Sometimes, we need to take a step back and make sure we are doing our jobs correctly. For me, an error is usually just a matter of a word. For you, it can be your patient’s life.
This past week, I spent time thinking about mistakes in the workplace and how to prevent them. Regardless of profession, it is safe to say that no one wants to make mistakes at their job. As an editor, I do everything I can to avoid a typo or misspelling, the wrong headline or photo, etc.
Sometimes, though, deadlines get tight and I find myself rushing to finish an article or product page and it makes me nervous. When I do not have time to slow down and double-triple (even quadruple) check my work, I worry there will be something wrong I didn’t notice in the document.
When I compare this with the profession of a surgeon, OR supervisor or OR nurse, though, making a mistake in your professions has an entirely different level of consequences. When I make a mistake, while I undoubtedly will do anything to avoid it, the error can usually somehow be fixed. If there is a typo in this column, for example, I should be able to go back into the page after the content is posted to the web and fix the typo. If the mistake is published in the print magazine, I can try to correct the problem by re-running the product or content that was wrong.
When a surgical professional makes a mistake, it’s usually not as reversible. Surgical errors have been a common theme in these Surgical E-Focus e-newsletters as of late, from never events to surgical fires, and it’s because they carry such a large weight in the OR, and oftentimes, they are preventable.
A surgical error can be devastating (or in worst cases fatal) to the patient, can have extreme financial implications for hospitals as a whole, and can negatively impact the careers of the surgical professionals involved.
Recently, a surgeon told me that he does not want to do anything in a surgery that will slow him down. Most surgeons want to get in and out of the OR as efficiently as possible, while still maintaining the highest level of safety. A study released year shows, however, that if a surgical staff takes the time to conduct a Surgical Safety Checklist, as provided by the World Health Organization (WHO), errors leading to death in a surgical patient are reduced.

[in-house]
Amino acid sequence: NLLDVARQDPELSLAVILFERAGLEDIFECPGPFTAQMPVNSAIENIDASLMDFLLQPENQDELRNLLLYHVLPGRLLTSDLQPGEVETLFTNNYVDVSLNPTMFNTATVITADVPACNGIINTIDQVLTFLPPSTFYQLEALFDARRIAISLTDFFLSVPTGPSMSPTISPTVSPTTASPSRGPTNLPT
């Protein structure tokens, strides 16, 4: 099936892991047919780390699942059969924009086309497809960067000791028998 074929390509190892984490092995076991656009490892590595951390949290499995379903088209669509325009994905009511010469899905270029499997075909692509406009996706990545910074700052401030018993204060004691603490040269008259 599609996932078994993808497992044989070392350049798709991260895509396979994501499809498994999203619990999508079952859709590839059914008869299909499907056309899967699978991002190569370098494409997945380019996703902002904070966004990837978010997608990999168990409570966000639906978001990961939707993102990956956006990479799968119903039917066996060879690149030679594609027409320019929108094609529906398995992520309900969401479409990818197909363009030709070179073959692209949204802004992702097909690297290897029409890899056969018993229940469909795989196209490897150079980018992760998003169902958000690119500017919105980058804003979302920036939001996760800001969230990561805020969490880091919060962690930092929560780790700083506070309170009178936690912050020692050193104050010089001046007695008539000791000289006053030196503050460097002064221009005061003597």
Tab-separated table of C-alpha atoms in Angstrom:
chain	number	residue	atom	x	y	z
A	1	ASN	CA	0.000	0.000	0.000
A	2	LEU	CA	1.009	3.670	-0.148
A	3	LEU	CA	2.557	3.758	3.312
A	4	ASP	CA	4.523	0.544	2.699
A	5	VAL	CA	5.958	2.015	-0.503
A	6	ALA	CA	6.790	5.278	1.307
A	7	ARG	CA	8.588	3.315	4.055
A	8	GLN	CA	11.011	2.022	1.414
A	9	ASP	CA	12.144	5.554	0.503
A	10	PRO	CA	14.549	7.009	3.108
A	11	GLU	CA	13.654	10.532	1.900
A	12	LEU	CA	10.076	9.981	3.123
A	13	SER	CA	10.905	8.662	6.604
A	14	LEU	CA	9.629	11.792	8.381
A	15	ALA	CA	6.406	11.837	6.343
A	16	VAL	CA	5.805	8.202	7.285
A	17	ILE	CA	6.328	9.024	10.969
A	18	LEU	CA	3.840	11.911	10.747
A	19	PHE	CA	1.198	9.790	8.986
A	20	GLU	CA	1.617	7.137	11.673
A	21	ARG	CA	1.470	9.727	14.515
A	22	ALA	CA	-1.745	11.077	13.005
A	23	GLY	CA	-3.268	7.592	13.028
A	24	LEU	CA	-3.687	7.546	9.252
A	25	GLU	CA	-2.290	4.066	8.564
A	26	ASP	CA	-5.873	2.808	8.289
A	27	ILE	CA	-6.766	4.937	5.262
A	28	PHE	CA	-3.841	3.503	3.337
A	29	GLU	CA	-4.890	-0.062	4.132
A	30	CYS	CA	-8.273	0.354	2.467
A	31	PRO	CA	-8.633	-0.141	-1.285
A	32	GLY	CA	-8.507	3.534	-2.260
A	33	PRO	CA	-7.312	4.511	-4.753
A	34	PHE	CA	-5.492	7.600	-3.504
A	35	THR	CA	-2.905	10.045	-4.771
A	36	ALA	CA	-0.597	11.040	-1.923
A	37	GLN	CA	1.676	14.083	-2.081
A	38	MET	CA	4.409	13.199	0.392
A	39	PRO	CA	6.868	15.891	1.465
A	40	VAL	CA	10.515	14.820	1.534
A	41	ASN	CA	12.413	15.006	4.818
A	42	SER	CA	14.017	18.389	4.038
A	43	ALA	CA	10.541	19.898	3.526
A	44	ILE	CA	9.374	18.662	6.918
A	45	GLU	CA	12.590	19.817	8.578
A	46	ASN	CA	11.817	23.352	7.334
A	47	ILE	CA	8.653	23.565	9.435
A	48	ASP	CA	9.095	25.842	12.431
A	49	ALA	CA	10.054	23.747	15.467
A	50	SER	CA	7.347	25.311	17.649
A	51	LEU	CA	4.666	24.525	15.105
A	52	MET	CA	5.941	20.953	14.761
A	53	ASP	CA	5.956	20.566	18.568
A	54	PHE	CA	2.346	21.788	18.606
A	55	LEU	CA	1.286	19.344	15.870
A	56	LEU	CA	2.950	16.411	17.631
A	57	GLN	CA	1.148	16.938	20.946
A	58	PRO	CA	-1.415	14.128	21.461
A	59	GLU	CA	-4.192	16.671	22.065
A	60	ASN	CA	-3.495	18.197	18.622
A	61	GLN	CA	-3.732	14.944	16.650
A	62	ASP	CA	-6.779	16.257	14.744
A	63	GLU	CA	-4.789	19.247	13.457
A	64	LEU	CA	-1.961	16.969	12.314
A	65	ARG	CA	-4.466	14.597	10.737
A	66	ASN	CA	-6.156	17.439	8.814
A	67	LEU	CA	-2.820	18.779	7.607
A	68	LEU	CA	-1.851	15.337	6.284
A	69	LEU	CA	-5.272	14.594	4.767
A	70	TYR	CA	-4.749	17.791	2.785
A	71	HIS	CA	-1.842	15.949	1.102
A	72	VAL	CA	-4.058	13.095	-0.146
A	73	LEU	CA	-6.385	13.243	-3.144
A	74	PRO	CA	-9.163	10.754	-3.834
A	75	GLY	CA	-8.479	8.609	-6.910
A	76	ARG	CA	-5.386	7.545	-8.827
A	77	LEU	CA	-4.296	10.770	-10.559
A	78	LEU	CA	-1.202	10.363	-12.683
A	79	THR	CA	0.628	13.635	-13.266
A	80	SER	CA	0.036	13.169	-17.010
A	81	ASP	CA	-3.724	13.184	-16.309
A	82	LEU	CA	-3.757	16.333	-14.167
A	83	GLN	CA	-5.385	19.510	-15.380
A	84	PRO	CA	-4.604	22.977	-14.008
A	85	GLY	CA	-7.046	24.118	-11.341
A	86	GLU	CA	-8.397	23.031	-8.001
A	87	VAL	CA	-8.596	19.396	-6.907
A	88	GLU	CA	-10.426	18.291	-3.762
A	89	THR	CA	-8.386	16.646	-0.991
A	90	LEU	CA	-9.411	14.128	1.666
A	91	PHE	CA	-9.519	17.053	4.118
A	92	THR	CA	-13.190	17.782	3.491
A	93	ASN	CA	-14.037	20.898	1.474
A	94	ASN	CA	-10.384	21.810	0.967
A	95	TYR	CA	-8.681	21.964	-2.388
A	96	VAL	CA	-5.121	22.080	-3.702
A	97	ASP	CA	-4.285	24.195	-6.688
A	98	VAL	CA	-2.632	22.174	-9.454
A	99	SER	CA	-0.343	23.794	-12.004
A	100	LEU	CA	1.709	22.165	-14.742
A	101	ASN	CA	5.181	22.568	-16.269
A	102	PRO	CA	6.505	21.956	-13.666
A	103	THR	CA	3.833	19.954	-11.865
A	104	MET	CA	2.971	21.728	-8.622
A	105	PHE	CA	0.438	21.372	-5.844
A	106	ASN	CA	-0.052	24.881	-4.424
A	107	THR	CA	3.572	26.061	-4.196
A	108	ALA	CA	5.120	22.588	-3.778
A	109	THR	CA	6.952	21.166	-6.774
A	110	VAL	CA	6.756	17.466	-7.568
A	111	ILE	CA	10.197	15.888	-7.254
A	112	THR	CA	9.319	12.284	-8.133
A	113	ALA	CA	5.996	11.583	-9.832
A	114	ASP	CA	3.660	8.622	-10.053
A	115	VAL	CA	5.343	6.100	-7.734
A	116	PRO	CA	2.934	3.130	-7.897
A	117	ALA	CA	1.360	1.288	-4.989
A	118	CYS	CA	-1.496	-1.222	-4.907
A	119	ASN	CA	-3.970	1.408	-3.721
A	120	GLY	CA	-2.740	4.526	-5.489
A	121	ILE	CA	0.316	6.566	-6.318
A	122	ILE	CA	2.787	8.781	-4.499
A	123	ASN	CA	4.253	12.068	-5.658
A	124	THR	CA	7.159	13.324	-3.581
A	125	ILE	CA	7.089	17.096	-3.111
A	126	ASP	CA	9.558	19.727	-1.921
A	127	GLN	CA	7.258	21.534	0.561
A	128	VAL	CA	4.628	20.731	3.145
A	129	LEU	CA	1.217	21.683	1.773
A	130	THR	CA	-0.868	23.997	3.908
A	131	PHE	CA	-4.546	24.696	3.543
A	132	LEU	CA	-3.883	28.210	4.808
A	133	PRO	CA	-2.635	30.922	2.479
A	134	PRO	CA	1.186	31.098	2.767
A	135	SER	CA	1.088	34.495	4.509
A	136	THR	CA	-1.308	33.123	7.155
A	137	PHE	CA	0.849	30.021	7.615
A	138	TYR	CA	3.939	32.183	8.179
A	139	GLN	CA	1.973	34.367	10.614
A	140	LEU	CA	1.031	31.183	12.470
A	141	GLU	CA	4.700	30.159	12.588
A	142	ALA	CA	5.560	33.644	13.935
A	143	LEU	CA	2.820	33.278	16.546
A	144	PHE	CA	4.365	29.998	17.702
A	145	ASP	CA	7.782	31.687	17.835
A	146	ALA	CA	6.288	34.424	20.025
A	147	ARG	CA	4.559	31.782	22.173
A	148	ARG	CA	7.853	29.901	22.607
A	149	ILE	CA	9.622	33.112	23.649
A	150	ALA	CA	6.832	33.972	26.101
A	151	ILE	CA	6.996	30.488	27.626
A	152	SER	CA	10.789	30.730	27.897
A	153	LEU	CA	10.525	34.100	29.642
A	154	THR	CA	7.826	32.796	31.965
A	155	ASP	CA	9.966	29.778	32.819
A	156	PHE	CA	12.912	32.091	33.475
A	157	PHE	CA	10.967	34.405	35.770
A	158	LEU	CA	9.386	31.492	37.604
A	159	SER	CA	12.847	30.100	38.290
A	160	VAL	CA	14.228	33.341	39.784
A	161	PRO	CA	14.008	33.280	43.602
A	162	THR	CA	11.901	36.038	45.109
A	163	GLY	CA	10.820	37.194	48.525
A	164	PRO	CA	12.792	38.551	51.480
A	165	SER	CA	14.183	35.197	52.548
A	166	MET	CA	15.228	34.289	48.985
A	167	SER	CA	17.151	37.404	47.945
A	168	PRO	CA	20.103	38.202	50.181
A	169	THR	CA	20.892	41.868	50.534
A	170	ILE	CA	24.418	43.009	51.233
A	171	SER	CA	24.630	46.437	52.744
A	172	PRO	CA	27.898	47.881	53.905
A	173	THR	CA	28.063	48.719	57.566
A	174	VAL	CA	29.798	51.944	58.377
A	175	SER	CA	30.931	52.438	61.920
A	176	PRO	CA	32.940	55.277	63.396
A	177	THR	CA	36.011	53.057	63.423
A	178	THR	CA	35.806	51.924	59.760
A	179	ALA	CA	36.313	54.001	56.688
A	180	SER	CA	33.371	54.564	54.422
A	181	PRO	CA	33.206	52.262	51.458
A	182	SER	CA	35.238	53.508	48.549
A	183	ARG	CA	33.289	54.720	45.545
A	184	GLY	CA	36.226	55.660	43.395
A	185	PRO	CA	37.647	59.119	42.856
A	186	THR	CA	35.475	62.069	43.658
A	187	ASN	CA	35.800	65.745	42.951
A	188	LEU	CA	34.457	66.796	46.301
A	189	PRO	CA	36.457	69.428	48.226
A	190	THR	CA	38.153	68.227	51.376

According to the study, the rate of death of surgical patients was 1.5 percent before the checklist was introduced, and declined to 0.8 percent after. Inpatient complications decreased from 11 percent to 7 percent after the checklist was introduced.
Not only can implementing this checklist reduce deaths in surgical patients, it can help decrease the risk of infection, retained surgical sponges, wrong site surgery, etc. just by improving the communication in the OR. Watch a video on how to properly conduct the WHO Surgical Safety Checklist.
The time we have to do our jobs gets tight for all use, from magazine editors to surgeons. Sometimes, though, we need to learn to take a step back, slow down and check that we are performing them at the highest level —even if it means taking a little more time than we want. In the end, it will be worth it. For me, it’s usually just a matter of a word. For you, it can be your patient’s life.
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